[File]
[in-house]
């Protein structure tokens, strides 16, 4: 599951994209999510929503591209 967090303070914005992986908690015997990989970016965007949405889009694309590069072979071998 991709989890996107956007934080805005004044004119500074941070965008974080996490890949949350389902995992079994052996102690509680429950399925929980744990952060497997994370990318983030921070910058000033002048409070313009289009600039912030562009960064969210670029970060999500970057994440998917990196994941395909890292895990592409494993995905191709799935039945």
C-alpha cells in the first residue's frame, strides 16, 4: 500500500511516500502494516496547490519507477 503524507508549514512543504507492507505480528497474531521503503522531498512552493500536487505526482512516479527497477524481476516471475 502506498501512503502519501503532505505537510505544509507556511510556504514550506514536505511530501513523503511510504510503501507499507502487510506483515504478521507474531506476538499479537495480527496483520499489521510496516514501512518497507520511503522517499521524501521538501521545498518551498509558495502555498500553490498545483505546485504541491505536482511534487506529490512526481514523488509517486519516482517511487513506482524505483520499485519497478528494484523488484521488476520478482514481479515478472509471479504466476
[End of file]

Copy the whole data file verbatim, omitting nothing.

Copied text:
[in-house]
């Protein structure tokens, strides 16, 4: 599951994209999510929503591209 967090303070914005992986908690015997990989970016965007949405889009694309590069072979071998 991709989890996107956007934080805005004044004119500074941070965008974080996490890949949350389902995992079994052996102690509680429950399925929980744990952060497997994370990318983030921070910058000033002048409070313009289009600039912030562009960064969210670029970060999500970057994440998917990196994941395909890292895990592409494993995905191709799935039945």
C-alpha cells in the first residue's frame, strides 16, 4: 500500500511516500502494516496547490519507477 503524507508549514512543504507492507505480528497474531521503503522531498512552493500536487505526482512516479527497477524481476516471475 502506498501512503502519501503532505505537510505544509507556511510556504514550506514536505511530501513523503511510504510503501507499507502487510506483515504478521507474531506476538499479537495480527496483520499489521510496516514501512518497507520511503522517499521524501521538501521545498518551498509558495502555498500553490498545483505546485504541491505536482511534487506529490512526481514523488509517486519516482517511487513506482524505483520499485519497478528494484523488484521488476520478482514481479515478472509471479504466476